The succession of Korean restaurants on the Asian strip in
University City has always held an element of intrigue.
Shu Feng came some 20 years ago with a mostly Chinese menu,
appending a few Korean items almost as an afterthought. That
restaurant closed, reopened, closed again and reopened under
different ownership with a primarily Taiwanese accent to its
The original owner, Insoo Jung, later opened a restaurant called
In Soo a few doors down, giving Korean and Chinese cuisines equal
space on the menu. Jung sold In Soo about a year ago to new owners,
who changed the name to Asian Kitchen several months ago.
When we first visited Asian Kitchen, the short menu listed
entirely Korean items, with no appetizer section at all. And
despite having a special list of anju — dishes meant to be consumed
with alcoholic beverages — the place didn’t have a liquor
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On a return visit, the restaurant had started a transition to a
longer menu — and it had finally been granted its liquor license,
allowing it to offer Hite Korean beer and many other beers, as well
as soju, the potent Korean grain beverage.
Ordering from the shorter menu had induced us to expand our
horizons with spicy belt fish ($12.99), a long, thin, scary-looking
fish not commonly found on local menus. A Korean staff member
wandered over to ask whether we’d had this dish before and to warn
us that it was unusual, potent and required boning. All of those
warnings were valid: The sauce was quite spicy and somewhat fishy,
probably an acquired taste for many Western diners but still an
interesting addition to our flavor bank.
Several dishes are available as “barbecue,” which translates to
a fajitalike experience of fish or meat served sizzling with onions
on a small cast-iron oval. The best-known of these is probably
bulgoki ($13.99), here served as a generous portion of very thinly
sliced marinated beef sirloin.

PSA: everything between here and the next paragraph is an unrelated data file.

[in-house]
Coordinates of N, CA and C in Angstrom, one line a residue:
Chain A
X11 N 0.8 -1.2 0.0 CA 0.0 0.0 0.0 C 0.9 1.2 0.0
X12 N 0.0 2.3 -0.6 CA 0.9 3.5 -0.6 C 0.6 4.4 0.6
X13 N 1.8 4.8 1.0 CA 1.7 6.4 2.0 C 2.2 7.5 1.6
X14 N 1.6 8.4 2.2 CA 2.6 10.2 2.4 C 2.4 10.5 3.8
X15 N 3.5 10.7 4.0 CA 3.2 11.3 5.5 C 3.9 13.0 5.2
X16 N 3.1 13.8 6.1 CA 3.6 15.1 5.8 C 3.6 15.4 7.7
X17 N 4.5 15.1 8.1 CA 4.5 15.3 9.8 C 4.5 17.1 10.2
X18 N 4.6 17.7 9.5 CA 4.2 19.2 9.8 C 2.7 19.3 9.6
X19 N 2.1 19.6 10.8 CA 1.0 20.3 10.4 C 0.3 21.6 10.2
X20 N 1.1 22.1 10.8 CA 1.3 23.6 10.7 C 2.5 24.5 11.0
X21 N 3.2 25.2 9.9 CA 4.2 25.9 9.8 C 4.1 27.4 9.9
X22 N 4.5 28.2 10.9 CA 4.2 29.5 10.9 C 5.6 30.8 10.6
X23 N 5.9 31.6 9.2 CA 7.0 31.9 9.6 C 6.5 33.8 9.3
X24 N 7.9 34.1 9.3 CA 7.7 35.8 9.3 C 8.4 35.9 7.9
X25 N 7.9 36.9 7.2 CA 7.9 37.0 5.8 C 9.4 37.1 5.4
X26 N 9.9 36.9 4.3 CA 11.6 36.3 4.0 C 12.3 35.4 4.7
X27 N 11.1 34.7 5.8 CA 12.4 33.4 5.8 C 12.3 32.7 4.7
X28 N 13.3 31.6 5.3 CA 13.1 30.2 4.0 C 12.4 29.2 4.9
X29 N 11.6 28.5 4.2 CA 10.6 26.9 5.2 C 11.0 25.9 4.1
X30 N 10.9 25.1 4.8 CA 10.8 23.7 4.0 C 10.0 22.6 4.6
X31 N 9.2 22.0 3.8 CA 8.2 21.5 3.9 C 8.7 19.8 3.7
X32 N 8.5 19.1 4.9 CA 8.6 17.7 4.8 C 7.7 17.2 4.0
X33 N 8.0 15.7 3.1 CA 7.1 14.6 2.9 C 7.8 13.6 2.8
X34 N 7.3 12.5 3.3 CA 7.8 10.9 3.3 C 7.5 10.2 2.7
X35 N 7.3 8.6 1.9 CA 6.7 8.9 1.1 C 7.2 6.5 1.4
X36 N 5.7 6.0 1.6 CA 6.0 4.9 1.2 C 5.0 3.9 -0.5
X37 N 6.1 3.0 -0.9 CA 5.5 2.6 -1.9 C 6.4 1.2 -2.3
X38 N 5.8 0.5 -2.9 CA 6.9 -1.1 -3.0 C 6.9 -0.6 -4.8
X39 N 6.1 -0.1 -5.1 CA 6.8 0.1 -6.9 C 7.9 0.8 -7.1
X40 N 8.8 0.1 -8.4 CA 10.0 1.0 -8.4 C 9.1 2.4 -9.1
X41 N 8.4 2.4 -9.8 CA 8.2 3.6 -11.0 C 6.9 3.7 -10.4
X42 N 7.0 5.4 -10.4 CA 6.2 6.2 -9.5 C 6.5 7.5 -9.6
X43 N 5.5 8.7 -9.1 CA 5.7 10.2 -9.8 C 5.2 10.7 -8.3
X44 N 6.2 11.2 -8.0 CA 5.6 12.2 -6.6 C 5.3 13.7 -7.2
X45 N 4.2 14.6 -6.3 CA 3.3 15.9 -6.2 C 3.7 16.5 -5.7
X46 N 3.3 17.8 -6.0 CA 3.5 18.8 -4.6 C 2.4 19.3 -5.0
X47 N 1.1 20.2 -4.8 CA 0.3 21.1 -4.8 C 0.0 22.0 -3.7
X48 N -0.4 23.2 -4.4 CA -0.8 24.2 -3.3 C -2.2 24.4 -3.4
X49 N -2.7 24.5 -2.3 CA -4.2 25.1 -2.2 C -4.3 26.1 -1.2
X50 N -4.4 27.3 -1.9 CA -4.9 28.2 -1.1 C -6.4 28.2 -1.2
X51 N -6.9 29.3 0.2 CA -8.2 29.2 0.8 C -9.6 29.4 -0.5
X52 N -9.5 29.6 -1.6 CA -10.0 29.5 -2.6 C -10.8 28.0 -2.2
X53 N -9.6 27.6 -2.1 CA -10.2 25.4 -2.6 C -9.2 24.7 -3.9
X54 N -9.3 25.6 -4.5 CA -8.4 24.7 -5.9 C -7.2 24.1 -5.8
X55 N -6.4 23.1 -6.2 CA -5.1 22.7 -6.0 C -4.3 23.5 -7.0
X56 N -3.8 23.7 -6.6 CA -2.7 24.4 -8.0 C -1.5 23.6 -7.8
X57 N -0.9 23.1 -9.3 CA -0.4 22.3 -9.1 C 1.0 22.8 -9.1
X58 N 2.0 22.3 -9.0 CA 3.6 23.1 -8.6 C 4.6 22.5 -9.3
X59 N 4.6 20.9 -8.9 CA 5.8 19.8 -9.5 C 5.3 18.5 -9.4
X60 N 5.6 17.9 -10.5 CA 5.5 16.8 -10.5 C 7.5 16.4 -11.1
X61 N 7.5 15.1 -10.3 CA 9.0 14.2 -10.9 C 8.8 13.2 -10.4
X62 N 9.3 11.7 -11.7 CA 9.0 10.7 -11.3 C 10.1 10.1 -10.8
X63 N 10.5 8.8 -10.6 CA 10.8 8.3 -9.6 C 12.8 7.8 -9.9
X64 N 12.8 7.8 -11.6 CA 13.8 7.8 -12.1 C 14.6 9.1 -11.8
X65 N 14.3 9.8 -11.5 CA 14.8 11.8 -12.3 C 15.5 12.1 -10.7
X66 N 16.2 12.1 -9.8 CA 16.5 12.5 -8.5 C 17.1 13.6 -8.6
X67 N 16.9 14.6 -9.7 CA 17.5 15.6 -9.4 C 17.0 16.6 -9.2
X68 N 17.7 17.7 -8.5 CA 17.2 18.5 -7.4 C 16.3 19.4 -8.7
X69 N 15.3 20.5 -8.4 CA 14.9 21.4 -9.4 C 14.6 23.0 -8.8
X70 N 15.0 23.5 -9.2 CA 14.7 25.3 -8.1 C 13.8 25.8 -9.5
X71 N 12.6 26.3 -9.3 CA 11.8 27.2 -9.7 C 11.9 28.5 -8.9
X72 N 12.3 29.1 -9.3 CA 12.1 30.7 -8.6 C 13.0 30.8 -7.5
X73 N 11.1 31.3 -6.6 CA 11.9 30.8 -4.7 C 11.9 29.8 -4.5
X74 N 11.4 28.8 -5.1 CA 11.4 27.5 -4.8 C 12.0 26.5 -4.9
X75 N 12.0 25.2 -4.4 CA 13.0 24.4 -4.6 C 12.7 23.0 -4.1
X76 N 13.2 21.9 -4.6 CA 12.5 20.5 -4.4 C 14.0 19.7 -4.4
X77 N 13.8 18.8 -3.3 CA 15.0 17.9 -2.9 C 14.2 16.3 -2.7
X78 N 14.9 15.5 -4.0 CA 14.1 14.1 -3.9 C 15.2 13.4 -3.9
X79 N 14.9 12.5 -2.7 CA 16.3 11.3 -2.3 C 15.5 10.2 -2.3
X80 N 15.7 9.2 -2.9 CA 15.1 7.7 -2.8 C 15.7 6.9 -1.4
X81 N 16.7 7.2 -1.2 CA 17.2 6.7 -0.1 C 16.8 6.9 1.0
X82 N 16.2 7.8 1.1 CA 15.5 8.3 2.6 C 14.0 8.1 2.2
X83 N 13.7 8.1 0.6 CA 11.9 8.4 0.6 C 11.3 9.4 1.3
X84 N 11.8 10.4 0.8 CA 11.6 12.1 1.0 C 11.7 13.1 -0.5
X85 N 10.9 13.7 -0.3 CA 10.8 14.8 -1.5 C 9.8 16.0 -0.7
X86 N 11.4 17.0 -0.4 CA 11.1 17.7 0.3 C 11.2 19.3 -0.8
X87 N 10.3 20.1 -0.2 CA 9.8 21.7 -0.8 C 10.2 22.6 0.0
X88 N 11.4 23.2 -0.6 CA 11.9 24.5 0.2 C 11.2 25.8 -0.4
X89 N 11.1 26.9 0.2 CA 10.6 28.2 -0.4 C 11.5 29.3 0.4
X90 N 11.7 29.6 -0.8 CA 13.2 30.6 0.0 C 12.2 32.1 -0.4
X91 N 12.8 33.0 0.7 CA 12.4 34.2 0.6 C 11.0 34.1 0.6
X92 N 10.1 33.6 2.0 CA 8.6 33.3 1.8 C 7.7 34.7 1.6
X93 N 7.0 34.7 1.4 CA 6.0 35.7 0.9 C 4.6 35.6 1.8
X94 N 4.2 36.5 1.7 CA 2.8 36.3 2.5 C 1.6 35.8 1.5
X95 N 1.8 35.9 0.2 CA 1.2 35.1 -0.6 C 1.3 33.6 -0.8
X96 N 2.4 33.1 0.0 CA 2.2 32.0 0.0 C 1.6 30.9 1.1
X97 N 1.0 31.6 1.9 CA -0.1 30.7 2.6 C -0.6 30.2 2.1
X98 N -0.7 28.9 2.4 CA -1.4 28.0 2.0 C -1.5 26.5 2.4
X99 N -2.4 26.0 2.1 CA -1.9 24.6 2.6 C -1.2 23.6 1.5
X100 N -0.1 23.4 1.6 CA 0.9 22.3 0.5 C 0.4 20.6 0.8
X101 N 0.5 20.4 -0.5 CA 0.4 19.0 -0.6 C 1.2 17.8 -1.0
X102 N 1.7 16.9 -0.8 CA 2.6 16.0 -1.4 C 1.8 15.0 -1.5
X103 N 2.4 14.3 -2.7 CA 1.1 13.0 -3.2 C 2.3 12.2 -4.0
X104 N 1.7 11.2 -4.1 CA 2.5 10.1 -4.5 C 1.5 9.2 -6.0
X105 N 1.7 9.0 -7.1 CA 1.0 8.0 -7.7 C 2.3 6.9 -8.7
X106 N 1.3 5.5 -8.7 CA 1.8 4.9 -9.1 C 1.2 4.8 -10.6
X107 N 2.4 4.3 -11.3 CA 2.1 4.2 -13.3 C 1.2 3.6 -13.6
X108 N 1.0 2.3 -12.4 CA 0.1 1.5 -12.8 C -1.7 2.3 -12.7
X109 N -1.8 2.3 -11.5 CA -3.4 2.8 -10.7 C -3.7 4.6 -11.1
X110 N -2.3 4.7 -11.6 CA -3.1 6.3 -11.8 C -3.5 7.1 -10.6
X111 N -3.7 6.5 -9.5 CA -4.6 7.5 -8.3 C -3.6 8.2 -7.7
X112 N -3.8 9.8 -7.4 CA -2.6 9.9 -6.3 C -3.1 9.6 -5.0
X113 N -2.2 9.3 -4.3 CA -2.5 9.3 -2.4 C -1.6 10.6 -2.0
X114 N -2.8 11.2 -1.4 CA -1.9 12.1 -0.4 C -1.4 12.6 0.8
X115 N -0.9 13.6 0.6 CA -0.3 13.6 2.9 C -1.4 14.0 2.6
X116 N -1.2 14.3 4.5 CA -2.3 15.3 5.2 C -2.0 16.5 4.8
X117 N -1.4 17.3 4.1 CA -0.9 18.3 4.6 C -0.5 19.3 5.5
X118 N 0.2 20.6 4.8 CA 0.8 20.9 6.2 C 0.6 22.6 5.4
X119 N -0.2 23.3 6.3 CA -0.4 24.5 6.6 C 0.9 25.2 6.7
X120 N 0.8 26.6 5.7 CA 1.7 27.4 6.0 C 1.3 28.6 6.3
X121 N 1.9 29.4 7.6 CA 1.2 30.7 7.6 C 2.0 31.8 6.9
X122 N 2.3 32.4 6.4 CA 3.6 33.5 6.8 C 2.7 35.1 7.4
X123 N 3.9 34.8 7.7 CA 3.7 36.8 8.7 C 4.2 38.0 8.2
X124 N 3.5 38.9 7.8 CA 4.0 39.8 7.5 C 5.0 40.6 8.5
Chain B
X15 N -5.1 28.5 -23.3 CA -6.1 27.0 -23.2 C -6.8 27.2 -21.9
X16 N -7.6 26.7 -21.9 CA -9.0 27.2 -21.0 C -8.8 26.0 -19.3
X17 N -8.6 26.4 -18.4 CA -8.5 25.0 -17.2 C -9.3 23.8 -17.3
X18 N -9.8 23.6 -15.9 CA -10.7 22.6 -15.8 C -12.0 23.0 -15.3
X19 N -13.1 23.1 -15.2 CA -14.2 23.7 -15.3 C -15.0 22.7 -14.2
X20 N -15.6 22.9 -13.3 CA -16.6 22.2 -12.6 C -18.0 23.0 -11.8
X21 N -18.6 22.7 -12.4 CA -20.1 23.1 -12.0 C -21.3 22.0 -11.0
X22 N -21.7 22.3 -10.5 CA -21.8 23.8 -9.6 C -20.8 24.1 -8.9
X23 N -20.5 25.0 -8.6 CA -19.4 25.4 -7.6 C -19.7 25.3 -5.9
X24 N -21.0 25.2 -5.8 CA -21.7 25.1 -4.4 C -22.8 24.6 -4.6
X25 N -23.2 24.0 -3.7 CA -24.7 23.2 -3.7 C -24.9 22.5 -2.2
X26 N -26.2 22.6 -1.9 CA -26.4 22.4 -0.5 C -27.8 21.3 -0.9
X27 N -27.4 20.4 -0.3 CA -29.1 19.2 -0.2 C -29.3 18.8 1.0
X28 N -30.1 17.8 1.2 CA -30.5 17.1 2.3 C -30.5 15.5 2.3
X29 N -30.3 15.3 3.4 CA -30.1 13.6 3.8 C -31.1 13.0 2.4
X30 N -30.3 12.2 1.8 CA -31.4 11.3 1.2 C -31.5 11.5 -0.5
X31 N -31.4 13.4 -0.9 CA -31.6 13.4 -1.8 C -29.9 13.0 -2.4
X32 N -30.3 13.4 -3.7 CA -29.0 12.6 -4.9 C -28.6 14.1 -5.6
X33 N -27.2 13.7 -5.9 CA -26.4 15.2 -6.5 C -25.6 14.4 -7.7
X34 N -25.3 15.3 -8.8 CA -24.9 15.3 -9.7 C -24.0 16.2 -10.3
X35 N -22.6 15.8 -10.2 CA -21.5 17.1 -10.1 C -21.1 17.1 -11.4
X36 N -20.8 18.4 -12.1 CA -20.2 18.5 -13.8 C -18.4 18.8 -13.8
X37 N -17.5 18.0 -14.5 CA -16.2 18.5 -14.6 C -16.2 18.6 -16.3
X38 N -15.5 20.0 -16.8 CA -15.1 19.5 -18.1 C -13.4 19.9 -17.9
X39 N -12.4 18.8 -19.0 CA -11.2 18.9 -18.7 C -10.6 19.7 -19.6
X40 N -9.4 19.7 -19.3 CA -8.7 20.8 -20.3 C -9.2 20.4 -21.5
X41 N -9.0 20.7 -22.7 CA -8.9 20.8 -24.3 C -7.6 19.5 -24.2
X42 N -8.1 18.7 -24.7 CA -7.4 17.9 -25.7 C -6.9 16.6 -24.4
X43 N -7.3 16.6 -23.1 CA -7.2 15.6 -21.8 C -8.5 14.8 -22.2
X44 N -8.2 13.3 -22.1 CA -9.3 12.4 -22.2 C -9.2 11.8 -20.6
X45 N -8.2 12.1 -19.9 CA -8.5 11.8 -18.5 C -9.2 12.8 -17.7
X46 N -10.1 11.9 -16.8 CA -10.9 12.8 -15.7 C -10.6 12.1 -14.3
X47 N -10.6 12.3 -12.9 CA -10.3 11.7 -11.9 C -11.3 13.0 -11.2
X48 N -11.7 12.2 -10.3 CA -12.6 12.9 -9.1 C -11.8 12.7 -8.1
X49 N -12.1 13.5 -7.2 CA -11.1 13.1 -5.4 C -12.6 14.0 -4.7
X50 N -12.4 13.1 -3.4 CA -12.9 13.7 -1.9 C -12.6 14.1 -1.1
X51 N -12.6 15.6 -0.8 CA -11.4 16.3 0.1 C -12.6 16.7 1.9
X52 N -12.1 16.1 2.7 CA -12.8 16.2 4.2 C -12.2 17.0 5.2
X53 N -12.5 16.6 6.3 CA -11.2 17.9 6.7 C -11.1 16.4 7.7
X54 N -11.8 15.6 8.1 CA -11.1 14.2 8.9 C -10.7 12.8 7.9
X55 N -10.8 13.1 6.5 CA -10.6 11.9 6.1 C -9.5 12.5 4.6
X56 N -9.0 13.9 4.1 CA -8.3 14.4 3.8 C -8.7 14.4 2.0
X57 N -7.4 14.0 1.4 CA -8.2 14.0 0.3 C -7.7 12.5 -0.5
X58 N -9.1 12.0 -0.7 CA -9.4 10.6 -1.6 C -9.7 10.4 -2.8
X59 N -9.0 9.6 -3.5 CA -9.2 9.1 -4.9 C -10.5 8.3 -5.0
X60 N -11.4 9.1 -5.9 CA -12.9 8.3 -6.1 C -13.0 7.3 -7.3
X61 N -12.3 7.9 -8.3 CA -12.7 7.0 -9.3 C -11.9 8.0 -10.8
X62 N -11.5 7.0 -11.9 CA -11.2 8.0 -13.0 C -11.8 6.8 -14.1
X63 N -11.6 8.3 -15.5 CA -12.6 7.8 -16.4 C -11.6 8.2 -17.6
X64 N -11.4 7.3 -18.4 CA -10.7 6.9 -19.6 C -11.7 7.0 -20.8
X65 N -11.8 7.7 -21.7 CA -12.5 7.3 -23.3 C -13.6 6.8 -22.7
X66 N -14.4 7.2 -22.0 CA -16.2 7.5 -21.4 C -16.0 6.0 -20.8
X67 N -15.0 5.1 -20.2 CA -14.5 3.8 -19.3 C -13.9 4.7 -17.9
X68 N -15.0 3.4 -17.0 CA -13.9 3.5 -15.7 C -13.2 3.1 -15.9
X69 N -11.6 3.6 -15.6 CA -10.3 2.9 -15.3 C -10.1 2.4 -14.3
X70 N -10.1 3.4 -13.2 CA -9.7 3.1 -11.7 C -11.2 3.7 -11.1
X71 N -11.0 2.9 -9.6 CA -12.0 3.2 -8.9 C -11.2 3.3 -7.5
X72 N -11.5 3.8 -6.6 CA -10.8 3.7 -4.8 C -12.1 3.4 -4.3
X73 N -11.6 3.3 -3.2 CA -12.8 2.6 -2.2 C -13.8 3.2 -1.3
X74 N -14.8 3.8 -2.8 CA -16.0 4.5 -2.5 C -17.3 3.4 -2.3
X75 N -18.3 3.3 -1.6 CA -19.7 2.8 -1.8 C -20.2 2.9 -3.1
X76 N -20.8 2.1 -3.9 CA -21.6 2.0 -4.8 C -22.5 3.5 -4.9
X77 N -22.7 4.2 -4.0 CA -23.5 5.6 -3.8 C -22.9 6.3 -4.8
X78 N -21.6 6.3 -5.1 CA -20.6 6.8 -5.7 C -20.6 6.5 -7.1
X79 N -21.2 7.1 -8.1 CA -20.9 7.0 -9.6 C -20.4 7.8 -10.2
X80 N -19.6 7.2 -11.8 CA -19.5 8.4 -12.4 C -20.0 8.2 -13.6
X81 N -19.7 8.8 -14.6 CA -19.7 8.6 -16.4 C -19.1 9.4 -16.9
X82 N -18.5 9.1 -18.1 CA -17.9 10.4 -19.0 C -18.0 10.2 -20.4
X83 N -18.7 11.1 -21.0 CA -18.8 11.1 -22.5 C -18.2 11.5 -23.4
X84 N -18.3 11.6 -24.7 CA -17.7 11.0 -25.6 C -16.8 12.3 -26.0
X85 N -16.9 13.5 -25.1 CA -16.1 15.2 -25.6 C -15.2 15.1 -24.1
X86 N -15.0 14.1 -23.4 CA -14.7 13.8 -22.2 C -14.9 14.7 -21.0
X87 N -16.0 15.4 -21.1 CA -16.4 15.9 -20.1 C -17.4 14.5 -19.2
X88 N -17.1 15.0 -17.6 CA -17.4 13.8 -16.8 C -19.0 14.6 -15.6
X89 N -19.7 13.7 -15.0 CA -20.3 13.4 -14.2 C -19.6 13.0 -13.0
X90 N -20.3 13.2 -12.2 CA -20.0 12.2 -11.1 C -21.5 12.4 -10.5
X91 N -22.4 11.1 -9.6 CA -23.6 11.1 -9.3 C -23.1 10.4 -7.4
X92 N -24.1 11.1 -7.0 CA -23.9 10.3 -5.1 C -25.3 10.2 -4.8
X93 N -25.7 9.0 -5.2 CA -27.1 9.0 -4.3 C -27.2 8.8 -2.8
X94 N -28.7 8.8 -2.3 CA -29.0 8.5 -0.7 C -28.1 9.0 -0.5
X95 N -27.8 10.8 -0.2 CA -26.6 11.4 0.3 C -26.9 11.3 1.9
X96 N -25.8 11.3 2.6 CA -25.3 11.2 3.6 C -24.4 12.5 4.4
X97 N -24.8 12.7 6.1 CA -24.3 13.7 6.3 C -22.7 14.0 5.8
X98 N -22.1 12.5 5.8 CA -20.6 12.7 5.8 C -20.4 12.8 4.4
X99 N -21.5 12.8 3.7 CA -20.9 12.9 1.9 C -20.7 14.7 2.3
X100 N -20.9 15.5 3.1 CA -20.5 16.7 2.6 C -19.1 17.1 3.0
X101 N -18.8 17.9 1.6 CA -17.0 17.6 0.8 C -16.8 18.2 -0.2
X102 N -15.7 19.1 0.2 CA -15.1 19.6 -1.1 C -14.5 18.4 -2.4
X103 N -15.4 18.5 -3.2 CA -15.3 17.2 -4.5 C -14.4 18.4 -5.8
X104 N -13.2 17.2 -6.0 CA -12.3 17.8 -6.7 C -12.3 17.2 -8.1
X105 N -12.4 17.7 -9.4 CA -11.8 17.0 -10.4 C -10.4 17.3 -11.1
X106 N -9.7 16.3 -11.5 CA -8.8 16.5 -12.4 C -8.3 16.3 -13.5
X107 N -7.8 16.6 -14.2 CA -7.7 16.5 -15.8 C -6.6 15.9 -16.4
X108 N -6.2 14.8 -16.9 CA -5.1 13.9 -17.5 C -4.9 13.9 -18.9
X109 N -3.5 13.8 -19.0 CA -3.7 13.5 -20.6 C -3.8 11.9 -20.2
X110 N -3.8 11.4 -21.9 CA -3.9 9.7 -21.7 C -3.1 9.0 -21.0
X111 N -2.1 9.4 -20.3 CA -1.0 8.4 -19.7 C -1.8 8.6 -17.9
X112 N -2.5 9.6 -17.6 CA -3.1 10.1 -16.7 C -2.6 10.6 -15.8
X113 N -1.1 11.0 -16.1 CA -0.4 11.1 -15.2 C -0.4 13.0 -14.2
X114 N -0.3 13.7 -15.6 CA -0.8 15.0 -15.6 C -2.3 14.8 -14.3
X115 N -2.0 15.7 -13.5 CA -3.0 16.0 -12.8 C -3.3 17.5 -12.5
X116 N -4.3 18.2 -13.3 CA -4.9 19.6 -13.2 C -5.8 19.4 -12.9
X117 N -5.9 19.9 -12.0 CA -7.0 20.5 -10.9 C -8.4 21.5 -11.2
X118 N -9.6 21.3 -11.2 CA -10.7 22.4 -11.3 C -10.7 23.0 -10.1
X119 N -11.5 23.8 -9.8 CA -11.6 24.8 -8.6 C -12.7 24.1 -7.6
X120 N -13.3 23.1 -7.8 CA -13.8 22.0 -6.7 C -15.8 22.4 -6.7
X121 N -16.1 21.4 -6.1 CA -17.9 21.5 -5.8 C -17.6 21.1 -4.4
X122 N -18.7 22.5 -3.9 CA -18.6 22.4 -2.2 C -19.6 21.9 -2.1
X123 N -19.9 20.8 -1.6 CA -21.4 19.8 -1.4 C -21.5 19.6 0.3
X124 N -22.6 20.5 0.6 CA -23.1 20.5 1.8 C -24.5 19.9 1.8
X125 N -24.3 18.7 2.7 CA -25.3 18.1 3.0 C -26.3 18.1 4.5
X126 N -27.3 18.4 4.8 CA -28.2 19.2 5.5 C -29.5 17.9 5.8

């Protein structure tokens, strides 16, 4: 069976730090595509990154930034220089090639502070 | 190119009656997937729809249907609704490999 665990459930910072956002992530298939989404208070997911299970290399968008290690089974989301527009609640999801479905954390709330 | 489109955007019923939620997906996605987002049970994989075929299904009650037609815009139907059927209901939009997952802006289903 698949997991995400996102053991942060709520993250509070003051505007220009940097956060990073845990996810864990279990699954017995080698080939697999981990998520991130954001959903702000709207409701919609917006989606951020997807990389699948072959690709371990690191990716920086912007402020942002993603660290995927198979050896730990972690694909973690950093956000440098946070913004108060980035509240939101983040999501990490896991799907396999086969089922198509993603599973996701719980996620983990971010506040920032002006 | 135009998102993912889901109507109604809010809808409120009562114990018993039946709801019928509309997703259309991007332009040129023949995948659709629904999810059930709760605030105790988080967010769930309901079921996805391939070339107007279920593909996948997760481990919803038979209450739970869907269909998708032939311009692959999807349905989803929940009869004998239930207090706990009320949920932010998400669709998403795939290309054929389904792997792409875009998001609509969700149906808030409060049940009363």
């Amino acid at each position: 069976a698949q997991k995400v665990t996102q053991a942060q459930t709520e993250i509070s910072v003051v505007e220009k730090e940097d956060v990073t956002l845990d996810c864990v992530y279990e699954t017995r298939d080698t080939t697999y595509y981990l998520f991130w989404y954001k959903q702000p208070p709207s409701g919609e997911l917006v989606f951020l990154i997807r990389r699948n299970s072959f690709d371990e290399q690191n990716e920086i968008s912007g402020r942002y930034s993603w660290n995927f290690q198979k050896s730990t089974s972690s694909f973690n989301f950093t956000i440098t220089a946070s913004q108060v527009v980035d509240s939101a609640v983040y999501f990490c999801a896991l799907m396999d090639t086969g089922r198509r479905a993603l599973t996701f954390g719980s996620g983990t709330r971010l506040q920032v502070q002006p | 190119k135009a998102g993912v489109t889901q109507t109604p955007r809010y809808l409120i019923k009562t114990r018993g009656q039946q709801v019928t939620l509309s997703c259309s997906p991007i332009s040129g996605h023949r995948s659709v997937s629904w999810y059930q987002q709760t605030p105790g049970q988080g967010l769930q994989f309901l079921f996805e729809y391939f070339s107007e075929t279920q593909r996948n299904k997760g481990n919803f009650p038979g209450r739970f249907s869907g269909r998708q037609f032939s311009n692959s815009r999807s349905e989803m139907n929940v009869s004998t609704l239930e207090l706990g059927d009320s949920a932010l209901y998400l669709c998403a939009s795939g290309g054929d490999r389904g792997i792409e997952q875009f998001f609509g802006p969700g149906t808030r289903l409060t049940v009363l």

More interesting was the sehwoo bulgoki ($12.99), about a dozen
shell-off medium shrimp with a mildly spicy marinade seared on.
From the rice and noodle section, we tried the chap chae
($9.99), long, thin, clear noodles with a lightly cooked and still
very colorful mixture of carrots, mushrooms and green and white
onions. Beef was listed as an ingredient, but it was integrated as
minced bits, adding flavor but not a whole lot of bulk.
We also ordered one of the four available hot pots, haemul
jeongol (seafood hot pot, $35.99), which included greenlip mussels,
small shell-on crab, shrimp, monkfish, tofu and thick noodles in a
broth brought to a boil on a tabletop gas “Luxury Ninja Burner.”
The broth intensified the longer it cooked, and while most of the
seafood ingredients seemed to be previously frozen, the cooking
method minimized the initial wave of fishy flavor.
The mandu ($8.99) and haemul pajun ($12.99) that we’d missed on
our first visit were fair, but the pork filling in the order of 10
mandu was relatively bland.
All meals include the charming Korean custom of panchan, an
extensive selection of small bowls containing side dishes designed
to be shared among the whole table. Asian Kitchen brought out
marinated bean sprouts, cod cakes, traditional cabbage kimchee,
spiced and marinated radish, spinach and tofu, sesame-oiled
broccoli, and a zucchini-and-shiitake mixture.
The atmosphere at Asian Kitchen is pleasant but spare, and while
the Korean TV programming adds an air of authenticity, the staff
should probably keep an eye out for when medical documentaries come
on during dinnertime.
If you’re still reasonably unfamiliar with Korean food, let the
staff guide you on your first visit. If you’re a veteran, Asian
Kitchen is a pleasant, family-run addition to the relatively short
list of local choices for Korean food.
8423 Olive Boulevard • 314-989-9377 • Menu: Traditional
Korean • Smoking: No • Hours: 11 a.m.-10 p.m., Wednesday-Monday